Meanwhile, another FFTH volunteer, Colleen Kleinschmidt, a 35-year-old Australian, expressed that she found volunteering at the store a meaningful way to get involved in the community.
Given that she just moved to Singapore about a year ago, she commented that it is quite difficult to talk to the beneficiaries because she don’t speak Mandarin or Malay.
Notwithstanding the language barrier, Ms Kleinschmidt said, “But we all smile in the same language, and it’s always nice for me to see them smile when they come in and say ‘thank you’ when they go.”
Empowering the power of choice for the beneficiaries to choose the items they want
The Pride’s article also highlighted that FFTH community shop provides the power of choice for the beneficiaries to choose the items they want in order to reduce wastage in food packs.
As such, Ms Sim reasoned that some of them can be wary of how they are perceived due to the stigma.
“Letting them have a choice in what food items they can get is empowering – they can choose what they want, and when they want to get it. It empowers them to make decisions.
“We have even seen the kampung spirit at work, where they try to help others like them. For example, earlier, we had a visitor who was here to pick up some products for her friend, who isn’t currently a registered beneficiary,” she elaborated.
Not only this, Ms Sim also hinted that the model of FFTH community shop works although it is still in the early stages.
“We have a food drop where anyone can just donate food items as they please. There are times when we return to the shop to find that it’s filled to the brim, likely contributed by those who live nearby,” she noted.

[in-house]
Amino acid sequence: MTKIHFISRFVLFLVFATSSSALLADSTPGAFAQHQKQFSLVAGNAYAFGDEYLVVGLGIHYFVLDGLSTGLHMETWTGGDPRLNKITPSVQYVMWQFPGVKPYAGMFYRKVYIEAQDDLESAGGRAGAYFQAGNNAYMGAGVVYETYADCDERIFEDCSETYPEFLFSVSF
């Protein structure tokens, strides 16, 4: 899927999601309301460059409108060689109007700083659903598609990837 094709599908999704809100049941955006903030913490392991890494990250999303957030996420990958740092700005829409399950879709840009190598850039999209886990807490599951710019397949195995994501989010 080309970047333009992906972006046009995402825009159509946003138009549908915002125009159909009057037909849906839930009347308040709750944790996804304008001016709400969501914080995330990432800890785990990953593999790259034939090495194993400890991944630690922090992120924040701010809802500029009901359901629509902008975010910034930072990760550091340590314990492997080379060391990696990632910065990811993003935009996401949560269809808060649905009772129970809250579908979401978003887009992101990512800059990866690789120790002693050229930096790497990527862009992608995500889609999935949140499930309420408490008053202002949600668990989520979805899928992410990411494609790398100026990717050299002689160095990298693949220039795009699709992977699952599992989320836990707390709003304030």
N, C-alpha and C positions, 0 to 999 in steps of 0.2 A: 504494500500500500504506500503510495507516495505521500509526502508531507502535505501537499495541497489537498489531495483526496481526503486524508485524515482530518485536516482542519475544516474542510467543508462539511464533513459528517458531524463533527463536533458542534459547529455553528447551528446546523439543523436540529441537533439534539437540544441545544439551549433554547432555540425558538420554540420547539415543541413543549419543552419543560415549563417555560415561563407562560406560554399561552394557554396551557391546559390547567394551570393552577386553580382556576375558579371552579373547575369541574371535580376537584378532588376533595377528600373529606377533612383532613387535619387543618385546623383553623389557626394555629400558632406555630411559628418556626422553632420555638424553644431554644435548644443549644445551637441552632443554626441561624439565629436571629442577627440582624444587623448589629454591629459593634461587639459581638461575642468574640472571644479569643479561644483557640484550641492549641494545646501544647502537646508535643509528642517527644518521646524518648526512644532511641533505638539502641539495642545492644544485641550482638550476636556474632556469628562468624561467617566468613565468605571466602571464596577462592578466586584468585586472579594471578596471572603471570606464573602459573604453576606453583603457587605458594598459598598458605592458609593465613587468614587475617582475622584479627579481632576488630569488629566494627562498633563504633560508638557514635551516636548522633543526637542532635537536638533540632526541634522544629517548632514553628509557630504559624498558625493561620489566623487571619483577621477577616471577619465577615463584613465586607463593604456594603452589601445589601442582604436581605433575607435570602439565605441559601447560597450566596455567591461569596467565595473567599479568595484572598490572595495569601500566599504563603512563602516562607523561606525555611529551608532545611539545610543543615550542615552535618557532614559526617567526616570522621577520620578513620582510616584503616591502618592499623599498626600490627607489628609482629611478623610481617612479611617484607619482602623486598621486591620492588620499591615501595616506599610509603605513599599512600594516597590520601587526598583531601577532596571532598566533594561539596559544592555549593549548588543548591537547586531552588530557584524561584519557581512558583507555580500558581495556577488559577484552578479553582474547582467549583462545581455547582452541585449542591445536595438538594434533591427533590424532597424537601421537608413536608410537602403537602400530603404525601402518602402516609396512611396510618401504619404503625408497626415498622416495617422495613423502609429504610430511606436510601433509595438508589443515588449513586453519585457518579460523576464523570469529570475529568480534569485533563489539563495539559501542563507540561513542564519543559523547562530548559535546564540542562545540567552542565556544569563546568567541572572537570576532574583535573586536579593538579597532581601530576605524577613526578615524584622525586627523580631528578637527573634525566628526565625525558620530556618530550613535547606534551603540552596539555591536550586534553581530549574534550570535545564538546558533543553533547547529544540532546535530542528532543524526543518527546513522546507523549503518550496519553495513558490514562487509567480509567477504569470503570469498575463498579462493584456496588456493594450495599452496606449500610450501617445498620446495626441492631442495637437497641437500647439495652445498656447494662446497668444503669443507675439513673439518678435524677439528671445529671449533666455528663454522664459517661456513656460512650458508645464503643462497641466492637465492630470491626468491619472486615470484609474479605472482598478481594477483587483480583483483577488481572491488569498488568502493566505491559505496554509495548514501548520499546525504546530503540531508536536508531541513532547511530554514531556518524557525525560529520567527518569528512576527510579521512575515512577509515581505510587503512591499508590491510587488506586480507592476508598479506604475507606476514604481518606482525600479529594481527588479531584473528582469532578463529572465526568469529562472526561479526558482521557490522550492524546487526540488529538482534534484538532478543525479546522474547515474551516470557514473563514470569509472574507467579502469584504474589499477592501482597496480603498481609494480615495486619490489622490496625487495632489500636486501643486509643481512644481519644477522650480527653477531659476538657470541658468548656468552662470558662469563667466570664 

In the article, it was also mentioned that the applications from residents in the neighbourhood to become a FFTH beneficiary have increased, which Ms Sim opined is due to people sharing about their experience at the shop with their friends, as well as the poorer economic climate taking its toll, given that many who had lost their jobs came seeking for help.
Over the past month or so, the shop has reportedly seen about 10 new beneficiaries.
Speaking about the efforts of rising the living standards for the needy, Ms Sim believed that it is worthwhile because the shop offers the underprivileged the dignity of being treated much like any other consumer is able to in making their own choices.
“We made a conscious choice to furnish the store nicely so those who come can feel like they are shopping at a supermarket. There are decorations hand-drawn by an artist, and even a chiller donated by the design company we worked with which allows us to provide items like fresh milk, butter and fruits,” she remarked.
Ms Sim went on to say, “Their circumstances are already so different from the rest of us. If we don’t nudge them up, they will just keep sinking because the gap will keep on widening.
“Can we solve all these problems with our shop? We’re not very sure, but we know that it’s a start, and we can start looking at a better model for us to give.”